Last Wednesday a small group of at least 10 gunmen fanned out across the Indian city of Mumbai. In coordinated assaults, they attacked areas frequented by foreigners, killing indiscriminately and taking hostages. The one gunmen captured so far has reportedly admitted to authorities that he received training from Lashkar-e-Taiba, a group recognized as a terrorist organization by the United States that has long fought an Islamic insurgency in Kashmir. While the rationale and responsibility for the attacks are still under investigation, the incident is not unprecedented and does raise questions about U.S. domestic security.
Since 9/11, the U.S. has become a much “harder” target for transnational terrorists. Luck isn’t the reason the U.S. has not been attacked since that day. In many respects, U.S. counterterrorism programs are working — and not just at home, either. While there has been a flare-up of terrorism in India and the Taliban is resurgent in Afghanistan, a recent report by the Human Security Project shows that, globally, the trend in transnational terrorist attacks and the appeal of the radical Osama bin Laden agenda have been declining for several years.
Nevertheless, it is unrealistic to believe that all homeland security efforts will deny every attack every time. In particular, armed assaults and vehicle-borne explosive attacks are tactics that are not beyond the reach of any modestly funded and committed terrorist group. Attacks similar to the ones in Mumbai have plagued Russia since the 1990s. In 1995, 100 civilians died after Chechnyans captured a hospital in Budyonnovsk. In October 2002, 100 captives died when Russian special forces stormed a captured theater in Moscow. And in September 2004, 334 hostages died after a well-armed group of Chechnyans invaded a school in Beslan. Even the United States has not been immune from the danger of planned armed assaults. For instance, in August 2005, a Pakistani national was arrested as part of a terrorism investigation into a possible plot to attack the Israeli consulate, California National Guard facilities, and other targets in southern California.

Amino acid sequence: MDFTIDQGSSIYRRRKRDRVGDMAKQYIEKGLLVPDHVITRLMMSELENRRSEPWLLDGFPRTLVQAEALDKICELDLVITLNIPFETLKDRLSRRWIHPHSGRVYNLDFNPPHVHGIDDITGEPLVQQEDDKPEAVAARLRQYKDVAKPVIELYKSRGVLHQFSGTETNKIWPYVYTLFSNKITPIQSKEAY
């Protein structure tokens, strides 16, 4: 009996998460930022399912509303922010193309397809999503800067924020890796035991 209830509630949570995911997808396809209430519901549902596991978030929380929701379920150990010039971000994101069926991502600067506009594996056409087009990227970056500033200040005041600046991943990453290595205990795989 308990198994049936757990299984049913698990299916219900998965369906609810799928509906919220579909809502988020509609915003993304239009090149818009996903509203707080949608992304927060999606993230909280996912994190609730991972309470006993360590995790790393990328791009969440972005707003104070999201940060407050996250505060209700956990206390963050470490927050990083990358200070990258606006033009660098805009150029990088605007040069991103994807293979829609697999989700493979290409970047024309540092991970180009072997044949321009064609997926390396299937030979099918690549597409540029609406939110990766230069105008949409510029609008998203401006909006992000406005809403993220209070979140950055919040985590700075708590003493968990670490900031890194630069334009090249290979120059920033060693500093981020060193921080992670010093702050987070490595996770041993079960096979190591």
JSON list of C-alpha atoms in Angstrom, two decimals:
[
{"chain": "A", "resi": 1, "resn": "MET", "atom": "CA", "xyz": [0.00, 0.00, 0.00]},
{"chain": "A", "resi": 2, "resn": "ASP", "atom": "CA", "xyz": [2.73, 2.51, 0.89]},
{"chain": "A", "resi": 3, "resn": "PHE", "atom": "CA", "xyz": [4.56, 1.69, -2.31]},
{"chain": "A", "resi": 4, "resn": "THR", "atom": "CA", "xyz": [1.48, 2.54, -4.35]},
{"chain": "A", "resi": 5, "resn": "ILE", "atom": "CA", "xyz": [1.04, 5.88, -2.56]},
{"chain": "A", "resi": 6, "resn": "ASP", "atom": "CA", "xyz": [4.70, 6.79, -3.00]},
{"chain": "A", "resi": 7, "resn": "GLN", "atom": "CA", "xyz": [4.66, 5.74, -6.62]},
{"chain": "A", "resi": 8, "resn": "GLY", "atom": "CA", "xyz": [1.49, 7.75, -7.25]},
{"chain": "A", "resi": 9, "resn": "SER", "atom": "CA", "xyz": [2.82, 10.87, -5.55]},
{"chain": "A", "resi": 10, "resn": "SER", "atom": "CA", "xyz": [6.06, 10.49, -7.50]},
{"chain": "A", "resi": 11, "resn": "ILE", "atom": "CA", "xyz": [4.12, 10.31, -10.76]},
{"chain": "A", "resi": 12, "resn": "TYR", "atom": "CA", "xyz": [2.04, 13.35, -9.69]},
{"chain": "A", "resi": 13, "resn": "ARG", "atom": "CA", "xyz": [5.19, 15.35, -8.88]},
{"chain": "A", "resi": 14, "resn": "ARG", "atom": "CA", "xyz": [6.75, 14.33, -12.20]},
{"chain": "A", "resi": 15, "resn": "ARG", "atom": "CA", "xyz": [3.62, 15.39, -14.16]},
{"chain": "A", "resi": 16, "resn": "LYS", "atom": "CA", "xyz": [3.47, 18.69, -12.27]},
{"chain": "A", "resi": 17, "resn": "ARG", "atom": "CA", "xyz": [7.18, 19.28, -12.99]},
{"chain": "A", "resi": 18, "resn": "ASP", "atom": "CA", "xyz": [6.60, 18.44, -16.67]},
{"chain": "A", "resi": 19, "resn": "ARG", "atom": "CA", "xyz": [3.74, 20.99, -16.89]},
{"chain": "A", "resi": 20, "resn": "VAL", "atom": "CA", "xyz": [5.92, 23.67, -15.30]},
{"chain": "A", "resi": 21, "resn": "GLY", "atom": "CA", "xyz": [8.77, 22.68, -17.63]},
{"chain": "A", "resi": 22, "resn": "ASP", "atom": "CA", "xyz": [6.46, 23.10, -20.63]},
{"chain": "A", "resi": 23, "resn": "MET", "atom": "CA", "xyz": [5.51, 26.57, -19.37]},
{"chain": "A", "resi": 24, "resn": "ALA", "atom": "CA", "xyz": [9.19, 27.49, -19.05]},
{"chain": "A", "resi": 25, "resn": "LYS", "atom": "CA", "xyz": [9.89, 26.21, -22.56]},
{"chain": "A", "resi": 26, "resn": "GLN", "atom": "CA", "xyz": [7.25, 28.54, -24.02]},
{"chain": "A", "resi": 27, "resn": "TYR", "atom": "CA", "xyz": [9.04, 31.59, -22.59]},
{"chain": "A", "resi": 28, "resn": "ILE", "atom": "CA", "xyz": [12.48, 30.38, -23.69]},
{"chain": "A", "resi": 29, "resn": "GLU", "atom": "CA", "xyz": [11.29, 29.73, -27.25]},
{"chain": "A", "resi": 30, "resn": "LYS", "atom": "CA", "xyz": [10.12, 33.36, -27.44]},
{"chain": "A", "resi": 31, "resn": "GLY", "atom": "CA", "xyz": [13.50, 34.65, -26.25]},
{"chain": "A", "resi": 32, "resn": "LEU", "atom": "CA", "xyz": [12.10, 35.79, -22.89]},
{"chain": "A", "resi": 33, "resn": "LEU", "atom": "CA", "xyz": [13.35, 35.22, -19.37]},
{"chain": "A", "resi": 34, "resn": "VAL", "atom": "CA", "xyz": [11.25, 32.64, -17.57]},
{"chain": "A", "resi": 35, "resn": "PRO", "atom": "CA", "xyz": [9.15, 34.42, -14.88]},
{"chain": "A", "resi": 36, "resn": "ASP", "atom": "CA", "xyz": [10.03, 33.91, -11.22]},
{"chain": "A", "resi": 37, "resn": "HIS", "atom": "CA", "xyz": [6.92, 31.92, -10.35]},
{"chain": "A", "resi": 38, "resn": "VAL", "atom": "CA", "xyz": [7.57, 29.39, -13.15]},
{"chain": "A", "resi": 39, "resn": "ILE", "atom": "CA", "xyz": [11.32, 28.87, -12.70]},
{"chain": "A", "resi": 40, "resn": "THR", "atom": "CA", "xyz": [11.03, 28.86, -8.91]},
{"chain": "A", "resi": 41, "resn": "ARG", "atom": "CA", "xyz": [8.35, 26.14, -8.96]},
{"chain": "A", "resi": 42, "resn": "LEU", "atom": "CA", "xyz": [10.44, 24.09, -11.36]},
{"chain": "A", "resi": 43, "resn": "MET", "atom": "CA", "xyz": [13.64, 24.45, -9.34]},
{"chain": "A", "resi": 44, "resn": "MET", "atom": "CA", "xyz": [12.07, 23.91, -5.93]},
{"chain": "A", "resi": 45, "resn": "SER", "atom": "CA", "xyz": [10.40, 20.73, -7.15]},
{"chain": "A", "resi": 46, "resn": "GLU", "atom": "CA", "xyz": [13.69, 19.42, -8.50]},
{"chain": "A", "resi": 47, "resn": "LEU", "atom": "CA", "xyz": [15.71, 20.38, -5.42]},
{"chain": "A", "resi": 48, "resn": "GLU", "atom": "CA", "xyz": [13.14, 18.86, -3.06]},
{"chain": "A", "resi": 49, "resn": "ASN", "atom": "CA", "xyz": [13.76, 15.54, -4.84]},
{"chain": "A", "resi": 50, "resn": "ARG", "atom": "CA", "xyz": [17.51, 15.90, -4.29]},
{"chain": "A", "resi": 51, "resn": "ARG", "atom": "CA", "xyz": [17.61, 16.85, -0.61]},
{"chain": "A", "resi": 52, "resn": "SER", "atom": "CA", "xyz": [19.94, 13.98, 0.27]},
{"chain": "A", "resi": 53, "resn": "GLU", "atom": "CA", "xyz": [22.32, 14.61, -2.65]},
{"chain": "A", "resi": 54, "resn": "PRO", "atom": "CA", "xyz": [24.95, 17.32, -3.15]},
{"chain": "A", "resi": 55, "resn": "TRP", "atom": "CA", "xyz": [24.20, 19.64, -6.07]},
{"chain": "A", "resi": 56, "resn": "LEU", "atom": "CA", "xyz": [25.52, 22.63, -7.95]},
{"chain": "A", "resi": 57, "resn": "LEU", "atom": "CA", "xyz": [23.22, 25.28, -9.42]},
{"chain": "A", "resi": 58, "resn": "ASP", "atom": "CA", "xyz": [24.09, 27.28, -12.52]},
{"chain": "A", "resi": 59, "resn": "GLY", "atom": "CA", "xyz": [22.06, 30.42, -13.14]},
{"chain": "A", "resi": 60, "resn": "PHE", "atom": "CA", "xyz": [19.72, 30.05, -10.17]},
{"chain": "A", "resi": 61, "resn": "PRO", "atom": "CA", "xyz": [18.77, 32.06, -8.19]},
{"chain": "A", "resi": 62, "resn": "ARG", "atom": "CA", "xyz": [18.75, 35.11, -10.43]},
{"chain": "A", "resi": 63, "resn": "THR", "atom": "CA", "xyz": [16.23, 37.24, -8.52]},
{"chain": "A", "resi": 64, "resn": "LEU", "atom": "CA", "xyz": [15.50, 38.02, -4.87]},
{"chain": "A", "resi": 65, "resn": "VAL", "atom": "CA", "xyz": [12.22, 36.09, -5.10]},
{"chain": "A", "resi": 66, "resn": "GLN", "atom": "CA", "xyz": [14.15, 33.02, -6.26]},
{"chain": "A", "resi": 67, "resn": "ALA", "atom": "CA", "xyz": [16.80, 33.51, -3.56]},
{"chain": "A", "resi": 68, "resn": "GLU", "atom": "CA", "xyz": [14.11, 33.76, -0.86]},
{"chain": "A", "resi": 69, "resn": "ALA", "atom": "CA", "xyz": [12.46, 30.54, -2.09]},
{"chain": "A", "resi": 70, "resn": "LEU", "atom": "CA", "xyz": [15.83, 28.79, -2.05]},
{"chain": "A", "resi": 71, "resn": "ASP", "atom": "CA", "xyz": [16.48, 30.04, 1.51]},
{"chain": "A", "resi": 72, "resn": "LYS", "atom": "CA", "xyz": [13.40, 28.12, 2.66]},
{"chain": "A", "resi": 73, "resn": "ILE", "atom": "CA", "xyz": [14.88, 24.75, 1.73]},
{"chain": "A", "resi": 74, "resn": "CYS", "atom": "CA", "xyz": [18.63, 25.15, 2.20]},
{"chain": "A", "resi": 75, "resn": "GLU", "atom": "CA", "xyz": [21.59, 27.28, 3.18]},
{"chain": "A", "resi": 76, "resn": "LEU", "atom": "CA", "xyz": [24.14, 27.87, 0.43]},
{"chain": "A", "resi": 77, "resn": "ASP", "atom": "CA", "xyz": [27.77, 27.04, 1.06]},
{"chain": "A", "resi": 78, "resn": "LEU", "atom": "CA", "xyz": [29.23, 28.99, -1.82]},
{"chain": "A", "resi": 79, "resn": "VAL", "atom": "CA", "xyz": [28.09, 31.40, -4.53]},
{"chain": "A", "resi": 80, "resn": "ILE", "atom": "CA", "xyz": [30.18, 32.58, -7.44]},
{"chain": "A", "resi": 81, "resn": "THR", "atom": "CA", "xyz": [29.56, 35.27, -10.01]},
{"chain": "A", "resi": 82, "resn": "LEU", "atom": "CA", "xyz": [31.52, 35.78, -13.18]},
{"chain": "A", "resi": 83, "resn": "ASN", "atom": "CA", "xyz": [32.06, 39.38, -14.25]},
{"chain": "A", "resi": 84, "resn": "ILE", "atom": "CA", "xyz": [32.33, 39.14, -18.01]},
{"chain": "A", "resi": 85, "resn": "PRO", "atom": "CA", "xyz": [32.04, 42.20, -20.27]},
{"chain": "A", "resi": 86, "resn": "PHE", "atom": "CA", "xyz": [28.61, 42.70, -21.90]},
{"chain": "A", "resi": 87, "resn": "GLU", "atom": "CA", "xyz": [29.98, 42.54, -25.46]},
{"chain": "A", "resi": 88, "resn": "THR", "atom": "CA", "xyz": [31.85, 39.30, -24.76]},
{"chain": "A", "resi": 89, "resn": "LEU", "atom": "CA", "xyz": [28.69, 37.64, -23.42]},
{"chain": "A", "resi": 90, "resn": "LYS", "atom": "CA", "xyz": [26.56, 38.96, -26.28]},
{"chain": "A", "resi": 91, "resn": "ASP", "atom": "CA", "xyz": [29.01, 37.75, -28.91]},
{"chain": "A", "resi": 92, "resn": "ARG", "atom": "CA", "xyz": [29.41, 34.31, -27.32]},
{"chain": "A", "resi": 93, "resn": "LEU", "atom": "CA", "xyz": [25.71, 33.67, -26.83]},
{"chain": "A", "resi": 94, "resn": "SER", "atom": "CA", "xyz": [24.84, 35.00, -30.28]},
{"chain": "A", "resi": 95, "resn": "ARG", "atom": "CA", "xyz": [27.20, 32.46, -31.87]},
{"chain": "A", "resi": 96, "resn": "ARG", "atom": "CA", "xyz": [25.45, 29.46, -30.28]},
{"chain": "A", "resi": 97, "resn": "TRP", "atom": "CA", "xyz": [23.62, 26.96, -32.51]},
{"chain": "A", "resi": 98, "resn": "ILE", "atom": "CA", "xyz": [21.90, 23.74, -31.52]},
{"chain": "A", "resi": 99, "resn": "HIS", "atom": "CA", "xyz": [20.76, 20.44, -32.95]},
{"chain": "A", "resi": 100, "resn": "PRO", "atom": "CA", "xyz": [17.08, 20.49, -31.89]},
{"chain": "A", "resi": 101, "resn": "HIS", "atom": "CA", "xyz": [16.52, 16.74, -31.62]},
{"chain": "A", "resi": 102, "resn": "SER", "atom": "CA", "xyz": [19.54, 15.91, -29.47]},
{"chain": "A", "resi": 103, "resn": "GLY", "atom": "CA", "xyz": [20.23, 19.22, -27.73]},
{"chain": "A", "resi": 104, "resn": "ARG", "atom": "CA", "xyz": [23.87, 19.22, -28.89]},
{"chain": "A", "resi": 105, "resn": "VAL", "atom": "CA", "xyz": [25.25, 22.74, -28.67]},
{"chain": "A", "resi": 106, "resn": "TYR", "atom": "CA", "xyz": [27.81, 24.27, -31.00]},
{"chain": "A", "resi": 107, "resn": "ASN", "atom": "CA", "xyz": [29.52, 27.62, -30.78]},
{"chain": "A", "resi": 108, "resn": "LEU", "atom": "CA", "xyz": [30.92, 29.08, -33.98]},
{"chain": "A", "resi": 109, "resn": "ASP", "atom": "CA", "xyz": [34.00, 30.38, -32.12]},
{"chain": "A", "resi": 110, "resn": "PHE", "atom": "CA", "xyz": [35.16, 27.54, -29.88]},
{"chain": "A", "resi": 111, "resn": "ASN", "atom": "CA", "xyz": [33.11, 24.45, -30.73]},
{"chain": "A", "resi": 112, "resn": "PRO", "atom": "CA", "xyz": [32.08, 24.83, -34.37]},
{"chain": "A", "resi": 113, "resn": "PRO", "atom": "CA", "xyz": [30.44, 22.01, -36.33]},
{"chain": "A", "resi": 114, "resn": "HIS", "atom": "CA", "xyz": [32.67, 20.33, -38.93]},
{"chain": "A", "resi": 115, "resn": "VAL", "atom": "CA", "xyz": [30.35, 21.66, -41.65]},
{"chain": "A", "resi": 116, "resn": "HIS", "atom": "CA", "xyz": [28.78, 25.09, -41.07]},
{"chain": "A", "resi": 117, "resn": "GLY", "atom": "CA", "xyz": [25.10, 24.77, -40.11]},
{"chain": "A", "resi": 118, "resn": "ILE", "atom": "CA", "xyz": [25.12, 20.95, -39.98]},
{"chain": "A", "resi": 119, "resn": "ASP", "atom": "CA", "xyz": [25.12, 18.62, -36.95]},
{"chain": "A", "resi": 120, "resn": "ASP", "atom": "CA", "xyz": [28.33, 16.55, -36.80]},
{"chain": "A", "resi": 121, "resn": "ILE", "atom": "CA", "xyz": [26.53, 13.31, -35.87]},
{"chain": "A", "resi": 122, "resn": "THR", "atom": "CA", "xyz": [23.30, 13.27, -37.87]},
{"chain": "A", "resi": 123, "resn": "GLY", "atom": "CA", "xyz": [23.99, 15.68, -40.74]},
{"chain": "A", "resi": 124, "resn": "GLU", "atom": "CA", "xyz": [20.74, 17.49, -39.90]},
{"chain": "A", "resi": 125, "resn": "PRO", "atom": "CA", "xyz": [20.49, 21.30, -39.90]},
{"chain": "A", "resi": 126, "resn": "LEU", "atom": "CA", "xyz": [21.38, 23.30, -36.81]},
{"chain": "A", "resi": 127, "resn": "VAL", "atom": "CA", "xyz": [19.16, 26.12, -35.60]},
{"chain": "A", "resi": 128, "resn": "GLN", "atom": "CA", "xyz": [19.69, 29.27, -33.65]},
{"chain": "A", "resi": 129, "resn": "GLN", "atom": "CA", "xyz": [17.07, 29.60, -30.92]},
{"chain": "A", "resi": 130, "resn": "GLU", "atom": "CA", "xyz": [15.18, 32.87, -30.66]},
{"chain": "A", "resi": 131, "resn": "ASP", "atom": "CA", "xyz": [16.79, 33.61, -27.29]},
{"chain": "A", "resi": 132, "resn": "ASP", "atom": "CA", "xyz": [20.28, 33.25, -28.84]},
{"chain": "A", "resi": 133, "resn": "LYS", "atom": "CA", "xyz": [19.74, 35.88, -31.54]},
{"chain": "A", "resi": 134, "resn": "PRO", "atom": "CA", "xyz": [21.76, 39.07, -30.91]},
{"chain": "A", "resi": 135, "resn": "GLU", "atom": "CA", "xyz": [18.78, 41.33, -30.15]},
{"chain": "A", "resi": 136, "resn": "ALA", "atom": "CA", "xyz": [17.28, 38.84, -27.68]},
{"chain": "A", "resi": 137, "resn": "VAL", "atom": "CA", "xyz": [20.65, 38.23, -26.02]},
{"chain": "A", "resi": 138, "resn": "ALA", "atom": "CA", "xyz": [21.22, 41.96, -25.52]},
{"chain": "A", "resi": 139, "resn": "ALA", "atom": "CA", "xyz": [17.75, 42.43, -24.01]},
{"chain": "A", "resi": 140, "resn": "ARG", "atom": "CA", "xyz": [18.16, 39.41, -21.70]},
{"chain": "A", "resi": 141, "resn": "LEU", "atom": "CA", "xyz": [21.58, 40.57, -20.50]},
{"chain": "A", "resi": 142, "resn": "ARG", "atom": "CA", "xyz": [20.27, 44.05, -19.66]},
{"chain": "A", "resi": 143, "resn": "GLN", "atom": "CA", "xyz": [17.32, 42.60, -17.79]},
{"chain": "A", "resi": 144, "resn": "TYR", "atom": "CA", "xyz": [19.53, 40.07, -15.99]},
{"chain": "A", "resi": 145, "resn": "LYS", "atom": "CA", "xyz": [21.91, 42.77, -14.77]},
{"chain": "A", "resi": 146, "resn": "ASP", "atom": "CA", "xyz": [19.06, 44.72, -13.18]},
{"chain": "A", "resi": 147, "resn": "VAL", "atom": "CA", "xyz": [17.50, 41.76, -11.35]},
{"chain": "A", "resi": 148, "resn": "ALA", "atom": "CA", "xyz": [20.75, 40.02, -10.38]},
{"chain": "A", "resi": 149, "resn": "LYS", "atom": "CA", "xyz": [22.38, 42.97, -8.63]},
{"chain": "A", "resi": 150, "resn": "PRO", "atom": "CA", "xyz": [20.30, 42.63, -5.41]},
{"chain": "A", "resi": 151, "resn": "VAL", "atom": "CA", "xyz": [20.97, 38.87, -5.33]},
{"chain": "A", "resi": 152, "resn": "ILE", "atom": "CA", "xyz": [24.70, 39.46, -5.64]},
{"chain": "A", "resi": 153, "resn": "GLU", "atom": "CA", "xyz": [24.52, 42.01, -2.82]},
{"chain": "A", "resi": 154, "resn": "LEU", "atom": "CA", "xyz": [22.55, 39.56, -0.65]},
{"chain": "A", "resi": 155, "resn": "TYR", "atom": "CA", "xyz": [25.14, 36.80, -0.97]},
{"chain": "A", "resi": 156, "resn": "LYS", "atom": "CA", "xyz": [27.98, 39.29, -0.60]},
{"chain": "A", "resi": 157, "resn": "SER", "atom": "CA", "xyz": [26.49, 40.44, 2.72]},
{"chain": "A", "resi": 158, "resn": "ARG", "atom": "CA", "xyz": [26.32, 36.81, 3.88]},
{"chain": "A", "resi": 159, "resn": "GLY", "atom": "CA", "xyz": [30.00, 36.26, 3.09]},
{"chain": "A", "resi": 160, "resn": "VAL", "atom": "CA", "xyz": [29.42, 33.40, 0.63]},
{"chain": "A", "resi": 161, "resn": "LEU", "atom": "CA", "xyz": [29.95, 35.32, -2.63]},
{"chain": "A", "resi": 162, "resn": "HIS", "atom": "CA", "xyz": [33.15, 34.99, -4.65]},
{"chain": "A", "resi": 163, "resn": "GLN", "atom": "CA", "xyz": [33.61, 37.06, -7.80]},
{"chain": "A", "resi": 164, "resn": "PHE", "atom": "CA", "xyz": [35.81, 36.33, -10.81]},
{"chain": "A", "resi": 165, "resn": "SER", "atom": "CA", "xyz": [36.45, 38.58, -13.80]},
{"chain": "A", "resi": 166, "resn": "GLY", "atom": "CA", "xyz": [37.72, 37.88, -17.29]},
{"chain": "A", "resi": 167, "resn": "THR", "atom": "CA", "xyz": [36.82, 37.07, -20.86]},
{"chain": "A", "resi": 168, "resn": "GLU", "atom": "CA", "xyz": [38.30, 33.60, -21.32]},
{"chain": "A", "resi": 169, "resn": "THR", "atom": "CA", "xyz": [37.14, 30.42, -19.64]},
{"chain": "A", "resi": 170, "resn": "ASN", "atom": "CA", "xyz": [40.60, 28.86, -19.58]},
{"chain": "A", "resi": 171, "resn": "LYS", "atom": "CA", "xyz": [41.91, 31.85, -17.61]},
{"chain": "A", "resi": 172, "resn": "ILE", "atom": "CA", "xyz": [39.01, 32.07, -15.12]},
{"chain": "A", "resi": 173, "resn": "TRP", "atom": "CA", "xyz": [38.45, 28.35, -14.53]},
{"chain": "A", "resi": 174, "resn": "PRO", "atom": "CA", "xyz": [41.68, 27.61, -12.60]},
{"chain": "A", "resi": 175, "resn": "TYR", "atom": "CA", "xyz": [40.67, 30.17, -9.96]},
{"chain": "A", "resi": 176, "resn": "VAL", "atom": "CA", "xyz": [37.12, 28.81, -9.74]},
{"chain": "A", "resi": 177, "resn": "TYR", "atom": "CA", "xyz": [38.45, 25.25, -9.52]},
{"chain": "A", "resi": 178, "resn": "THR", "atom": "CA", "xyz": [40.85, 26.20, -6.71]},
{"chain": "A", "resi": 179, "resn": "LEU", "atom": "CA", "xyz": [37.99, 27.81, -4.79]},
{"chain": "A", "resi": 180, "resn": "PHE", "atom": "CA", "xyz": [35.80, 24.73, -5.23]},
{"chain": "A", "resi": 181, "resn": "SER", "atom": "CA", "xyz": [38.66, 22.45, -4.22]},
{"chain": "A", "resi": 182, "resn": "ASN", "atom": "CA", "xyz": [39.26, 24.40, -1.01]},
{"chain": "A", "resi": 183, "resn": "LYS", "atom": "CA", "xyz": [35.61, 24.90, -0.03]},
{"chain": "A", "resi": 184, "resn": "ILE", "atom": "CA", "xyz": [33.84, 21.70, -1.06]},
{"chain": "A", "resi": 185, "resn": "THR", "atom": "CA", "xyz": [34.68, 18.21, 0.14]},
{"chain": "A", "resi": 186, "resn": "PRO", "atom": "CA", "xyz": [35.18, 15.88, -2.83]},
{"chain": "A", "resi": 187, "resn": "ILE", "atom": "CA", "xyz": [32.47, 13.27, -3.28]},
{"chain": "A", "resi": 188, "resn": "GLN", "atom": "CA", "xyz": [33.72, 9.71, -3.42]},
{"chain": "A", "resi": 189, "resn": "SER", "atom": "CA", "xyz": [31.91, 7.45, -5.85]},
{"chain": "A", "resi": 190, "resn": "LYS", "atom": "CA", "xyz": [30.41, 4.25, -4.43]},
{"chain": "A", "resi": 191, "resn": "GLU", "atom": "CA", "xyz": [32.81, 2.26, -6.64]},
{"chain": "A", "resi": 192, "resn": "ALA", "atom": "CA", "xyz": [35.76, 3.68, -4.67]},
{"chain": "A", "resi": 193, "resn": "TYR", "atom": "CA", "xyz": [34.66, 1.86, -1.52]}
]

No administration can guarantee it will stop every attack everywhere. But if our nation assumes the offensive, the U.S. can take the initiative away from the terrorists, lessen their chances of success, and mitigate the damage they cause. Consequently, Washington should continue to:
- Maintain valuable terrorism-fighting tools established under legislation like the USA PATRIOT Act and the Foreign Intelligence Surveillance Amendments Act of 2008.
- Keep the Federal Emergency Management Agency as an integral part of the Homeland Security Department. When an explosion happens, the government cannot wait until it knows if the incident was a terrorist attack or an industrial accident. Rather, our nation needs to respond with alacrity, and that means taking an integrated “all-hazards” approach from the local to the national level.
- Enhance counterterrorism coordination with allies like India. Washington and New Delhi would both benefit by pooling their counterterrorism expertise and increasing joint activities to address regional and global terrorist threats.
Now is not the time to grow complacent about homeland security.
- Seeing President-elect Barack Obama as Santa Claus, mayors have descended on Washington asking for $90 billion spending plan to fund local priorities.
- Analysts say next year’s deficit could top $1 trillion and the economic rescue could cost $8.5 trillion.
- Legions of lobbyists are lining up to cash in on the $700 billion stimulus Democrats are promising to give away.
- Obama’s expected pick of Tom Daschle to be secretary of Health and Human Services contradicts his pledge to rid the White House of special interests.
- In light of new ethics charges, the Washington Post has joined the New York Times in calling for Rep. Charles Rangel (D-NY) to step down as chairman of the Ways and Means Committee.